Stalingrad.1942 -1943.

By Stephen Walsh

Printed: 2000

Publisher: Simon & Schuster. London

Dimensions 22 × 29 × 2 cm
Language

Language: English

Size (cminches): 22 x 29 x 2

£74.00
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Item information

Description

In the original dustsheet. Binding the same as the dustsheet.

F.B.A. provides an in-depth photographic presentation of this item to stimulate your feeling and touch. More traditional book descriptions are immediately available.

This is a good book because of the many- some of them unpublished – pictures. Also analysis of the situation in the Ost front and objective observations about the two opponents.

                                                 

The Battle of Stalingrad (23 August 1942 – 2 February 1943) was a major battle on the Eastern Front of World War II where Nazi Germany and its allies unsuccessfully fought the Soviet Union for control of the city of Stalingrad (later renamed Volgograd) in Southern Russia. The battle was marked by fierce close-quarters combat and direct assaults on civilians in air raids, with the battle epitomizing urban warfare. It was the bloodiest battle of the Second World War, with both sides suffering enormous casualties. Today, the Battle of Stalingrad is often regarded as the turning point in the European theatre of war, as it forced the Oberkommando der Wehrmacht (German High Command) to withdraw considerable military forces from other areas in occupied Europe to replace German losses on the Eastern Front, ending with the rout of the six field armies of Army Group B, including the destruction of Nazi Germany’s 6th Army and an entire corps of its 4th Panzer Army. The Soviet victory energized the Red Army and shifted the balance of power in the favour of the Soviets.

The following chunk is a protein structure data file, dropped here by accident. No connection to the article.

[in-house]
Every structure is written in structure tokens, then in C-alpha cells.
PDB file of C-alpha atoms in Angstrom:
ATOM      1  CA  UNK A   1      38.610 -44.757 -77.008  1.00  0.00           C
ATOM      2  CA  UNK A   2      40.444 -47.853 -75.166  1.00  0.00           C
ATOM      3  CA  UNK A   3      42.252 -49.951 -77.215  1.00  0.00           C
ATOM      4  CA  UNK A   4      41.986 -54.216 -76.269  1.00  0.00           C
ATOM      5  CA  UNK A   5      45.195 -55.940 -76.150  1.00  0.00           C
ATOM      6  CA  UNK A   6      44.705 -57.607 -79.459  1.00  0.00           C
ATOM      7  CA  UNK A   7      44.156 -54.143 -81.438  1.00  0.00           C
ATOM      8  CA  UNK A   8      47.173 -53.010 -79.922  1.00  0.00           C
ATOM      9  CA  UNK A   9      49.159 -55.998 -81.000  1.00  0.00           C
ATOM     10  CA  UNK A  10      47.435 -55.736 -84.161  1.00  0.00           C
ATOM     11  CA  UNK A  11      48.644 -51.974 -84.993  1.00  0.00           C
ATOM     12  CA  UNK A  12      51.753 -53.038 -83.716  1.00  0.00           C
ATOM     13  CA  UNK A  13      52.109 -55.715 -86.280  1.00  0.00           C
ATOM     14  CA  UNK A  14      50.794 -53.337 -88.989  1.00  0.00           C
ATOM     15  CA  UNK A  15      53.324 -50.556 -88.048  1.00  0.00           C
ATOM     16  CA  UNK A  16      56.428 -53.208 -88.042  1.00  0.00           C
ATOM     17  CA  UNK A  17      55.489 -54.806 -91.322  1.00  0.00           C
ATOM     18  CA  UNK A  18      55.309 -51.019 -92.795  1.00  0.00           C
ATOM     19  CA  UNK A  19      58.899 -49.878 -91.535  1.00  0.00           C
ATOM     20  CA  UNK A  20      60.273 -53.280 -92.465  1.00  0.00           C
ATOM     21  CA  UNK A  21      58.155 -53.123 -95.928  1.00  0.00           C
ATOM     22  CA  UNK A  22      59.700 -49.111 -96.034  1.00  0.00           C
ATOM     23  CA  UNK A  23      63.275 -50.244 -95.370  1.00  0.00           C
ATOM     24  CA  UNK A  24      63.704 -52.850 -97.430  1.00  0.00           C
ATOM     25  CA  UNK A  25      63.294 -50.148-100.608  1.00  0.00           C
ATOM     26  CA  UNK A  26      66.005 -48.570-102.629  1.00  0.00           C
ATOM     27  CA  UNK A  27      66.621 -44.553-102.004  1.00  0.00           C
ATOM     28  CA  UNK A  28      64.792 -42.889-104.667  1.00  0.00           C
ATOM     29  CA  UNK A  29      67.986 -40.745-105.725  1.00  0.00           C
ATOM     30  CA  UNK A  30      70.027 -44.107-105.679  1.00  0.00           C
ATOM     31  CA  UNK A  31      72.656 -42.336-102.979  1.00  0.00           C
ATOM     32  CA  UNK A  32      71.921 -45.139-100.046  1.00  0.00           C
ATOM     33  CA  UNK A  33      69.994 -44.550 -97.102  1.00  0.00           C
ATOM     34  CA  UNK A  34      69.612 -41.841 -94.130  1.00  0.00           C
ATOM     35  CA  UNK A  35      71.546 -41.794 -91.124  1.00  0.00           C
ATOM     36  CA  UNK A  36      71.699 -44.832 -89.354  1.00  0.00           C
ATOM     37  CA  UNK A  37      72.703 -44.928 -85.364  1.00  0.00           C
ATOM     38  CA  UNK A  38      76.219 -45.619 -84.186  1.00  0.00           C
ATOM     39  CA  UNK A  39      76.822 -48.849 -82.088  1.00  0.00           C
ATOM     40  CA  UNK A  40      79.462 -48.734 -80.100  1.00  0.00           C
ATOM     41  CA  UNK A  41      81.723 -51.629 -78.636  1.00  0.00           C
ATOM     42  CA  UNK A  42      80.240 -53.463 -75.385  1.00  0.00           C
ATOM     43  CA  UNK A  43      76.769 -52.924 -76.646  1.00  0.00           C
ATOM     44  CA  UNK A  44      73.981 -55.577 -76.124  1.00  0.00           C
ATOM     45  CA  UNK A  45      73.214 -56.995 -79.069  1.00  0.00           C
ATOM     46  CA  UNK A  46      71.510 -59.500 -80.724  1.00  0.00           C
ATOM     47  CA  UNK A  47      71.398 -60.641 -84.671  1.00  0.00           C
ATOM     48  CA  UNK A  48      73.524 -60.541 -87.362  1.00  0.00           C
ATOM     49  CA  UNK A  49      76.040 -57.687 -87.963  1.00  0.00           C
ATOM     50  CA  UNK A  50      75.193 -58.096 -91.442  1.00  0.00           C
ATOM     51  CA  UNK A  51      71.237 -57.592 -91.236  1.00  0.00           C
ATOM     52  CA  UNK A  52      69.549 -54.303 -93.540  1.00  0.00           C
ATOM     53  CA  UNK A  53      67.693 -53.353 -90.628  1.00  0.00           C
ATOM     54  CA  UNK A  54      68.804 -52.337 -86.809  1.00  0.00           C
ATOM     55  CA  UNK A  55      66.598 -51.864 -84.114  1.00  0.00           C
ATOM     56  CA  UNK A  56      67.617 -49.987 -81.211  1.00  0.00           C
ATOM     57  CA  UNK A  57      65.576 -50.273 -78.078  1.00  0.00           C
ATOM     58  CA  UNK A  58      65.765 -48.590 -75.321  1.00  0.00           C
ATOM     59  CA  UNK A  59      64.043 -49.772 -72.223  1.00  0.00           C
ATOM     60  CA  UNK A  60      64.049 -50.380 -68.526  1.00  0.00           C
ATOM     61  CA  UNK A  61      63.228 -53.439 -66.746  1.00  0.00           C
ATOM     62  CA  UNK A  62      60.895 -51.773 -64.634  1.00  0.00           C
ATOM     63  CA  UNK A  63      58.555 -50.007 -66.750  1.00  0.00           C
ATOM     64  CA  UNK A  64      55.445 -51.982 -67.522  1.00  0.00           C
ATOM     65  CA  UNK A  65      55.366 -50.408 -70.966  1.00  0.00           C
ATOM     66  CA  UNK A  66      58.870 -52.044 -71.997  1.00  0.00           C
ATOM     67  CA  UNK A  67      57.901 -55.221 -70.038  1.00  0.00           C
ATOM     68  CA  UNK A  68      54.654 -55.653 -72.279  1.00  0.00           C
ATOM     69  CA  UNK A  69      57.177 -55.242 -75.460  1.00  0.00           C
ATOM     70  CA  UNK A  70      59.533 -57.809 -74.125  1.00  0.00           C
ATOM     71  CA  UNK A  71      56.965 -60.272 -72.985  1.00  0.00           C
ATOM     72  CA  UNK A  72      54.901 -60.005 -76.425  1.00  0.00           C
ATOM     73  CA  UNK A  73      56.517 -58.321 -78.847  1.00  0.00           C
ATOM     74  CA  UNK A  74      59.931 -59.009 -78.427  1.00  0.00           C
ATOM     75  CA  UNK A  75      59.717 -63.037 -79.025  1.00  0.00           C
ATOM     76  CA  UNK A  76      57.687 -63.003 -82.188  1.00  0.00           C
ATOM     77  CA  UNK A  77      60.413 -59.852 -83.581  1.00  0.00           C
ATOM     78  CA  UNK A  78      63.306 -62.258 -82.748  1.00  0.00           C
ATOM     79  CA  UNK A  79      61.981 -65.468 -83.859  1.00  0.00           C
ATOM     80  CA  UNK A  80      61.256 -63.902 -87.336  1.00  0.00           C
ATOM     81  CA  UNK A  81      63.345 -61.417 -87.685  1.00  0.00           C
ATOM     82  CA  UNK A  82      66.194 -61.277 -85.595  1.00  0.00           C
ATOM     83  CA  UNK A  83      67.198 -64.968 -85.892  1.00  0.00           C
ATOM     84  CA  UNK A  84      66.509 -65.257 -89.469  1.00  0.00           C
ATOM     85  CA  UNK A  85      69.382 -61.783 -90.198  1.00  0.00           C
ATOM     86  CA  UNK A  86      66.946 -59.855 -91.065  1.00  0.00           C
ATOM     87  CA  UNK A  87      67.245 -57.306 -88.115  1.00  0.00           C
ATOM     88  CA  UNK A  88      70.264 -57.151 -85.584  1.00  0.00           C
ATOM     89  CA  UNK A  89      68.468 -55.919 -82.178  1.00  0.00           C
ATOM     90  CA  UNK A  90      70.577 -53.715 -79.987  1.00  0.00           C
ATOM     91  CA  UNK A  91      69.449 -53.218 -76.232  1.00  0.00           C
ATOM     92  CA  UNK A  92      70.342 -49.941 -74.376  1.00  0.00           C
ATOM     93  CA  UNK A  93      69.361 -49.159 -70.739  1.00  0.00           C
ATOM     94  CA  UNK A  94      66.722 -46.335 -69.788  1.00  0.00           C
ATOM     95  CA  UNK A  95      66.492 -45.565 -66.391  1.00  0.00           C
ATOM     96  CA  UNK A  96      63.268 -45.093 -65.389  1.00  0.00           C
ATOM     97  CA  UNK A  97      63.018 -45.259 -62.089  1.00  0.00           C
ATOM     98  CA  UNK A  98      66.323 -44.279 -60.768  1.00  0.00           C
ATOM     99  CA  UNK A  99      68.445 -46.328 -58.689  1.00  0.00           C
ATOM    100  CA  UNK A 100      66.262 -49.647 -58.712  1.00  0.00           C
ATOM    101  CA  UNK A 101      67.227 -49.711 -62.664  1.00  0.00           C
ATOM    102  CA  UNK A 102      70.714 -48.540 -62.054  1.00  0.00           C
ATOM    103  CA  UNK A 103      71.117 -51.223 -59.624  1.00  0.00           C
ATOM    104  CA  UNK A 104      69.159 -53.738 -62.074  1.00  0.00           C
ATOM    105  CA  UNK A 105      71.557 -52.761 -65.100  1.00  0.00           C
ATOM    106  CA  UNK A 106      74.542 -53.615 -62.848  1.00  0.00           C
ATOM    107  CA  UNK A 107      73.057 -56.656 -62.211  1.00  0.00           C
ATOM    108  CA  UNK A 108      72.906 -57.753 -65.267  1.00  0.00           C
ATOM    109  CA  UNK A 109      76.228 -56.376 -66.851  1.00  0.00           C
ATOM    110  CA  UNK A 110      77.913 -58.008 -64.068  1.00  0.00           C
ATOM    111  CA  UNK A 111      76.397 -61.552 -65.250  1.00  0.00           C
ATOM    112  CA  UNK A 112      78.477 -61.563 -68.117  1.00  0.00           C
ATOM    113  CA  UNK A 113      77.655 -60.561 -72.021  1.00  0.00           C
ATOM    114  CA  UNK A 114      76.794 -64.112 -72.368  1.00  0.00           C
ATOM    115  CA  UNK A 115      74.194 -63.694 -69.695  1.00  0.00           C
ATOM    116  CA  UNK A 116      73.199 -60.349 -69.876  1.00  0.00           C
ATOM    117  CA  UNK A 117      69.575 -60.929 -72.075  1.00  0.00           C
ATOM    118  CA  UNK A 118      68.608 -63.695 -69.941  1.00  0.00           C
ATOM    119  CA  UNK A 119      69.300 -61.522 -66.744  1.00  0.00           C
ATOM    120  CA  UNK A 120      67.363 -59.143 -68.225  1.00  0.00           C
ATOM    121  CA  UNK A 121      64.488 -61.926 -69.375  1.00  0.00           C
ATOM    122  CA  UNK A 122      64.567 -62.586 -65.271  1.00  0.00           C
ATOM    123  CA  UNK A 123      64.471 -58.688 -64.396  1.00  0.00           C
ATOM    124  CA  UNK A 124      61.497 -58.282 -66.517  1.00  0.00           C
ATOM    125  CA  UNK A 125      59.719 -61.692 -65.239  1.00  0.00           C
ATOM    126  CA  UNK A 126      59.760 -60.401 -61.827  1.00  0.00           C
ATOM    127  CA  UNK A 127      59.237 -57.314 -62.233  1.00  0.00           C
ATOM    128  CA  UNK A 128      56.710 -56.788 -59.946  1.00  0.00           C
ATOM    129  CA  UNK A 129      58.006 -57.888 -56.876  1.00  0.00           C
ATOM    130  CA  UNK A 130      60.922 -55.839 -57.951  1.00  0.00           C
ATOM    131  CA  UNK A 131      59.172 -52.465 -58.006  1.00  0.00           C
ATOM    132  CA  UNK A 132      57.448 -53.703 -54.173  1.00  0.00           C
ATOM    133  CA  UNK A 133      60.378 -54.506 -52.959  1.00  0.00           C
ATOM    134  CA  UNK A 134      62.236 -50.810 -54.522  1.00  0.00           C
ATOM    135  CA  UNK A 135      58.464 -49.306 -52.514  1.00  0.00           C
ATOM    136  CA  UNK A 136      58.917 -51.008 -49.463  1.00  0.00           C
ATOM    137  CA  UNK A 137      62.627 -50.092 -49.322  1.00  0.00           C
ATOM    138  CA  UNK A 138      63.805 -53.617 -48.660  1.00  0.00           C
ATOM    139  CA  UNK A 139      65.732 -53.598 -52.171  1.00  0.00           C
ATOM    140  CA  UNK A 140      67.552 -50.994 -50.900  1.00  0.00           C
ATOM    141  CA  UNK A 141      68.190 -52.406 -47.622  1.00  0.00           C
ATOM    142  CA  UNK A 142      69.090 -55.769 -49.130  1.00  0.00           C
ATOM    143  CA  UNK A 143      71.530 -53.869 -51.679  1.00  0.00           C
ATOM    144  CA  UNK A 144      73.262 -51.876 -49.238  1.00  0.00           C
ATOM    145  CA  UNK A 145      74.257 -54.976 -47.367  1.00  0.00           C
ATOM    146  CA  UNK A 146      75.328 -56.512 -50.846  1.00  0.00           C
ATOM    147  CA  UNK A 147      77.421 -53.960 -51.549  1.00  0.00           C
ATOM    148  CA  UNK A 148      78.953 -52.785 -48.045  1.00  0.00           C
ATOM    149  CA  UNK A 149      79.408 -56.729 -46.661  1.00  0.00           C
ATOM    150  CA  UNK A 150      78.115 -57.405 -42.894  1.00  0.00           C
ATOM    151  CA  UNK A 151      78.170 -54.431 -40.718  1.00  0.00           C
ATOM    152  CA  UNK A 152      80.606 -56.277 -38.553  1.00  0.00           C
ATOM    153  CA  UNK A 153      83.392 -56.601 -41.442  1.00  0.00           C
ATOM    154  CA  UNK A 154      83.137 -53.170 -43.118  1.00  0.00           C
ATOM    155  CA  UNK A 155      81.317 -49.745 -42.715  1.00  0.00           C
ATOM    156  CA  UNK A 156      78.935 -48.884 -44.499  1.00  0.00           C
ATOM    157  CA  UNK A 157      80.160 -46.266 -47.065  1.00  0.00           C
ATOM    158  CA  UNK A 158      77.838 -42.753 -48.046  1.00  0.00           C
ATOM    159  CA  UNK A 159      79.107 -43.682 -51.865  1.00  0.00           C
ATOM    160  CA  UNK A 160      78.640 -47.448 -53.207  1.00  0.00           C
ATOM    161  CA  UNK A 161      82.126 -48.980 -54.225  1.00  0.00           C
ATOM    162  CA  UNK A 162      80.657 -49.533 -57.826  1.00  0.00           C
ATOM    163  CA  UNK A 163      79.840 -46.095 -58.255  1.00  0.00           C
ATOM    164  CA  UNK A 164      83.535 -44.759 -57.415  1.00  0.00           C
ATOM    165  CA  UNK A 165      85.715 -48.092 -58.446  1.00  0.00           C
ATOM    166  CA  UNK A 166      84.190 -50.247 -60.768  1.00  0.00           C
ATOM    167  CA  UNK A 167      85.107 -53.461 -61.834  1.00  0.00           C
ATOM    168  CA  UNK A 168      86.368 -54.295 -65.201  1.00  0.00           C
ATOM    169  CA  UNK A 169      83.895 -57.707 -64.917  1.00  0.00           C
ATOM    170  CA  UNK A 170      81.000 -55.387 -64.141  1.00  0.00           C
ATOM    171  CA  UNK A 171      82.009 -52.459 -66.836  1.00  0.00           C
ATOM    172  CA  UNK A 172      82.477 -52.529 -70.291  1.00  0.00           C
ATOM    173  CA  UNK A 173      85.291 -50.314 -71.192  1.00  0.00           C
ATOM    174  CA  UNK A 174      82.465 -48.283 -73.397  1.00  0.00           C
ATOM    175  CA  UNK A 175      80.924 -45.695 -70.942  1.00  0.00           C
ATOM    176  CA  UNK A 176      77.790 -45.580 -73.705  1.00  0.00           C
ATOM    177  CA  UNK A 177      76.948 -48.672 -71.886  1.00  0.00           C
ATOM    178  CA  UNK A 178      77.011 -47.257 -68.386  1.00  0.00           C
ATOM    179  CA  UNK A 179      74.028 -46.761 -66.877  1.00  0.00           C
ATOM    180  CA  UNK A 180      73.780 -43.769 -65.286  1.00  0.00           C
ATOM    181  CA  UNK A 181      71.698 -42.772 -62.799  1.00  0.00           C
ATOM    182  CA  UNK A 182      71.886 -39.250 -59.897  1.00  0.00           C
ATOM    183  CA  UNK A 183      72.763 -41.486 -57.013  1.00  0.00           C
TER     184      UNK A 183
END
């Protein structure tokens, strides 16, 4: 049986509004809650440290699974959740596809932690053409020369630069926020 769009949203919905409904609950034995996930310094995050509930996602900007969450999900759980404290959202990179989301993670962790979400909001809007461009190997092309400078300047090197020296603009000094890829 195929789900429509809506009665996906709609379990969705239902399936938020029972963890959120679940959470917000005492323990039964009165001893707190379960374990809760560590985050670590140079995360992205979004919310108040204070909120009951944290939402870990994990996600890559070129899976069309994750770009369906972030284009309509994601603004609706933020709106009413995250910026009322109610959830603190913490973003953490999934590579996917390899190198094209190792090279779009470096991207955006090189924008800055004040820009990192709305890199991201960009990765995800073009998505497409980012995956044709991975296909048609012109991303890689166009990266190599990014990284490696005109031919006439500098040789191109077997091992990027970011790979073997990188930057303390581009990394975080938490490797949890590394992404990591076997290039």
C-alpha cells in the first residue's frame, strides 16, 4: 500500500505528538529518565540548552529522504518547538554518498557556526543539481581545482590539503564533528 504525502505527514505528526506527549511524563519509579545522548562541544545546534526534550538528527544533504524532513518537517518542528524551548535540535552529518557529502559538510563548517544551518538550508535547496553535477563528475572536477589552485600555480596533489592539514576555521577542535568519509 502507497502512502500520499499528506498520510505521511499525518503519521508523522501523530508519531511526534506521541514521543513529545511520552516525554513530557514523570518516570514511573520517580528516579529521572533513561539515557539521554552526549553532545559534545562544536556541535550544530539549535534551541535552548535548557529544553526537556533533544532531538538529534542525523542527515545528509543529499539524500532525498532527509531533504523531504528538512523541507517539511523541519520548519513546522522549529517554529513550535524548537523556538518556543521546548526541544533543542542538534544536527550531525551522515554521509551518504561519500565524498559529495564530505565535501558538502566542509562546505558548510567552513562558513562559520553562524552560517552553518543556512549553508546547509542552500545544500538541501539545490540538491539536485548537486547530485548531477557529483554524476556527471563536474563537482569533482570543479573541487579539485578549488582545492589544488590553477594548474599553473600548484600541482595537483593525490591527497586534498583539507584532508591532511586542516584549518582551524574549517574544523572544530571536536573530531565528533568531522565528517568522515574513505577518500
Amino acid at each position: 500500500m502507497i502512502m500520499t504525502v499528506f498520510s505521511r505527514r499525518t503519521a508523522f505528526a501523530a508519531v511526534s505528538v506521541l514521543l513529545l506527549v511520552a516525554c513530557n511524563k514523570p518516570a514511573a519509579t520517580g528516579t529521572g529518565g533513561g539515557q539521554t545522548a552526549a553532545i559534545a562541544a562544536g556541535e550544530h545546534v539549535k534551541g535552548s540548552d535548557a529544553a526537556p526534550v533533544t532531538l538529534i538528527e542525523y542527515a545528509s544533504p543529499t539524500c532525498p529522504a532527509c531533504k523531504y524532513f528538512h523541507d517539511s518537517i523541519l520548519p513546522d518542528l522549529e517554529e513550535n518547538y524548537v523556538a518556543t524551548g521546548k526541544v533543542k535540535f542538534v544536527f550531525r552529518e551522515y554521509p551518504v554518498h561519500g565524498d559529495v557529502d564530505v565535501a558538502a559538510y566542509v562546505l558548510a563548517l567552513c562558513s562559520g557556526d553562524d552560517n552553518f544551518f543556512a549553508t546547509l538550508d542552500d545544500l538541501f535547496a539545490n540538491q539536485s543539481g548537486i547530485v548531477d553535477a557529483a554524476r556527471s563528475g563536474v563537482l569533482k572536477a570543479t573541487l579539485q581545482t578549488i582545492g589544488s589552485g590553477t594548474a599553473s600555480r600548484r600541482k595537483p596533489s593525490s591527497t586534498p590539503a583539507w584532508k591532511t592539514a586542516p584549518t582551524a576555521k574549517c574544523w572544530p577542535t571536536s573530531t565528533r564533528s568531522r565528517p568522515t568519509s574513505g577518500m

Stalingrad was strategically important to both sides as a major industrial and transport hub on the Volga River. Whoever controlled Stalingrad would have access to the oil fields of the Caucasus and would gain control of the Volga. Germany, already operating on dwindling fuel supplies, focused its efforts on moving deeper into Soviet territory and taking the oil fields at any cost. On 4 August, the Germans launched an offensive by using the 6th Army and elements of the 4th Panzer Army. The attack was supported by intense Luftwaffe bombing that reduced much of the city to rubble. The battle degenerated into house-to-house fighting as both sides poured reinforcements into the city. By mid-November, the Germans, at great cost, had pushed the Soviet defenders back into narrow zones along the west bank of the river. Winter conditions became particularly brutal, with temperatures reaching as low as −40°C in late November.

On 19 November, the Red Army launched Operation Uranus, a two-pronged attack targeting the Romanian armies protecting the 6th Army’s flanks. The Axis flanks were overrun and the 6th Army was cut off and surrounded in the Stalingrad area. Adolf Hitler was determined to hold the city at all costs and forbade the 6th Army from trying a breakout; instead, attempts were made to supply it by air and to break the encirclement from the outside. The Soviets were successful in preventing the Germans from delivering enough supplies through the air to the trapped Axis forces. Nevertheless, heavy fighting continued for another two months. On 2 February 1943, the German 6th Army, having exhausted their ammunition and food, finally capitulated after over five months of fighting, making it the first of Hitler’s field armies to surrender in World War II.

The Soviet victory is commemorated in Russia as the Day of Military Honour.

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